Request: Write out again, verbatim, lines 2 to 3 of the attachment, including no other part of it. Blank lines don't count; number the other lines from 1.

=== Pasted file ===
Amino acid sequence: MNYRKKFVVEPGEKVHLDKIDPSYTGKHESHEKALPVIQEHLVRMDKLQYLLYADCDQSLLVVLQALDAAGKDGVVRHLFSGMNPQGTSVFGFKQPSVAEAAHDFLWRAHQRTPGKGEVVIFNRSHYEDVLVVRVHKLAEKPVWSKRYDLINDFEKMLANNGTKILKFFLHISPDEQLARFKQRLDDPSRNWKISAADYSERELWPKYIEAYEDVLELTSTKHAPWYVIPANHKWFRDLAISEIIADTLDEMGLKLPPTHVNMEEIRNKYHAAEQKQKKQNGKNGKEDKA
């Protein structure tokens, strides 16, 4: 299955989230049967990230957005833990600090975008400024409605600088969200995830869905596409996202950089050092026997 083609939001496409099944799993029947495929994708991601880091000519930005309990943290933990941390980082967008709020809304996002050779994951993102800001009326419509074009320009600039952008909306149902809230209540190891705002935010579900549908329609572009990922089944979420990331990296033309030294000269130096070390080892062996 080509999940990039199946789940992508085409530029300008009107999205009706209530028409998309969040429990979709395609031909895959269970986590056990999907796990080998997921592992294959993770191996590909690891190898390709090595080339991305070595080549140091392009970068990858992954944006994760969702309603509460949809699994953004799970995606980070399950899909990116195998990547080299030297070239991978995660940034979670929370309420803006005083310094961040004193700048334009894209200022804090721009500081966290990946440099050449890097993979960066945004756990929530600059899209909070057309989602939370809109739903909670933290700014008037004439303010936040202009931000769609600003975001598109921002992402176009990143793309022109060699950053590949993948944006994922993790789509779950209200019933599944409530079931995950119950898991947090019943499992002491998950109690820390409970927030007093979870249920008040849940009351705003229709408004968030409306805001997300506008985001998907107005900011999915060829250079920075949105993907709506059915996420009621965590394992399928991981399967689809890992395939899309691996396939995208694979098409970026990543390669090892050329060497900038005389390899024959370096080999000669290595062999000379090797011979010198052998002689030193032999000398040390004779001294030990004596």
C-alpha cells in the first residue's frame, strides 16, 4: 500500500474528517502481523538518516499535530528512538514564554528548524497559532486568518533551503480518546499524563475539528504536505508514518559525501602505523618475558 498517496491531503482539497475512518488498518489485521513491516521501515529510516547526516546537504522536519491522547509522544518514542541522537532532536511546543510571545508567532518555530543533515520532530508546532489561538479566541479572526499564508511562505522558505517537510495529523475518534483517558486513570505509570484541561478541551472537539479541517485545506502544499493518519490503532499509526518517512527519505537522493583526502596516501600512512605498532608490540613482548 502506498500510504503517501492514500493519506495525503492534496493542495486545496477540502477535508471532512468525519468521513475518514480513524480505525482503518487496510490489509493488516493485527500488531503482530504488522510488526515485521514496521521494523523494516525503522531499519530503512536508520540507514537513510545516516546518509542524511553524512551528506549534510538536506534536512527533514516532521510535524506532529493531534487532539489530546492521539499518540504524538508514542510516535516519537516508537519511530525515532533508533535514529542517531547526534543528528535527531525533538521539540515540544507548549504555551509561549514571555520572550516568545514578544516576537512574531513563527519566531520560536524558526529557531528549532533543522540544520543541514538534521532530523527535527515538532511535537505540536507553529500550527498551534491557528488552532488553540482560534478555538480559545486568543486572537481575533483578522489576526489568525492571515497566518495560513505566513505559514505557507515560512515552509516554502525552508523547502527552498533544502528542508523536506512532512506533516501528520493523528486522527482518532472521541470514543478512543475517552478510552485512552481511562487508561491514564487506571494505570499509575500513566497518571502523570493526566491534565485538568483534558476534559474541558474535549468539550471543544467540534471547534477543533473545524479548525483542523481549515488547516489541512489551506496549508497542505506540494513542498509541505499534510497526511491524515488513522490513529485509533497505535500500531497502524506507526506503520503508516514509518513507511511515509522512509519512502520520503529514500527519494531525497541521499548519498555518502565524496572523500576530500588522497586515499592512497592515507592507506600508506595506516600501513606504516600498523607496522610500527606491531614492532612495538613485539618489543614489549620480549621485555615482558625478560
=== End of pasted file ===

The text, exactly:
């Protein structure tokens, strides 16, 4: 299955989230049967990230957005833990600090975008400024409605600088969200995830869905596409996202950089050092026997 083609939001496409099944799993029947495929994708991601880091000519930005309990943290933990941390980082967008709020809304996002050779994951993102800001009326419509074009320009600039952008909306149902809230209540190891705002935010579900549908329609572009990922089944979420990331990296033309030294000269130096070390080892062996 080509999940990039199946789940992508085409530029300008009107999205009706209530028409998309969040429990979709395609031909895959269970986590056990999907796990080998997921592992294959993770191996590909690891190898390709090595080339991305070595080549140091392009970068990858992954944006994760969702309603509460949809699994953004799970995606980070399950899909990116195998990547080299030297070239991978995660940034979670929370309420803006005083310094961040004193700048334009894209200022804090721009500081966290990946440099050449890097993979960066945004756990929530600059899209909070057309989602939370809109739903909670933290700014008037004439303010936040202009931000769609600003975001598109921002992402176009990143793309022109060699950053590949993948944006994922993790789509779950209200019933599944409530079931995950119950898991947090019943499992002491998950109690820390409970927030007093979870249920008040849940009351705003229709408004968030409306805001997300506008985001998907107005900011999915060829250079920075949105993907709506059915996420009621965590394992399928991981399967689809890992395939899309691996396939995208694979098409970026990543390669090892050329060497900038005389390899024959370096080999000669290595062999000379090797011979010198052998002689030193032999000398040390004779001294030990004596």
C-alpha cells in the first residue's frame, strides 16, 4: 500500500474528517502481523538518516499535530528512538514564554528548524497559532486568518533551503480518546499524563475539528504536505508514518559525501602505523618475558 498517496491531503482539497475512518488498518489485521513491516521501515529510516547526516546537504522536519491522547509522544518514542541522537532532536511546543510571545508567532518555530543533515520532530508546532489561538479566541479572526499564508511562505522558505517537510495529523475518534483517558486513570505509570484541561478541551472537539479541517485545506502544499493518519490503532499509526518517512527519505537522493583526502596516501600512512605498532608490540613482548 502506498500510504503517501492514500493519506495525503492534496493542495486545496477540502477535508471532512468525519468521513475518514480513524480505525482503518487496510490489509493488516493485527500488531503482530504488522510488526515485521514496521521494523523494516525503522531499519530503512536508520540507514537513510545516516546518509542524511553524512551528506549534510538536506534536512527533514516532521510535524506532529493531534487532539489530546492521539499518540504524538508514542510516535516519537516508537519511530525515532533508533535514529542517531547526534543528528535527531525533538521539540515540544507548549504555551509561549514571555520572550516568545514578544516576537512574531513563527519566531520560536524558526529557531528549532533543522540544520543541514538534521532530523527535527515538532511535537505540536507553529500550527498551534491557528488552532488553540482560534478555538480559545486568543486572537481575533483578522489576526489568525492571515497566518495560513505566513505559514505557507515560512515552509516554502525552508523547502527552498533544502528542508523536506512532512506533516501528520493523528486522527482518532472521541470514543478512543475517552478510552485512552481511562487508561491514564487506571494505570499509575500513566497518571502523570493526566491534565485538568483534558476534559474541558474535549468539550471543544467540534471547534477543533473545524479548525483542523481549515488547516489541512489551506496549508497542505506540494513542498509541505499534510497526511491524515488513522490513529485509533497505535500500531497502524506507526506503520503508516514509518513507511511515509522512509519512502520520503529514500527519494531525497541521499548519498555518502565524496572523500576530500588522497586515499592512497592515507592507506600508506595506516600501513606504516600498523607496522610500527606491531614492532612495538613485539618489543614489549620480549621485555615482558625478560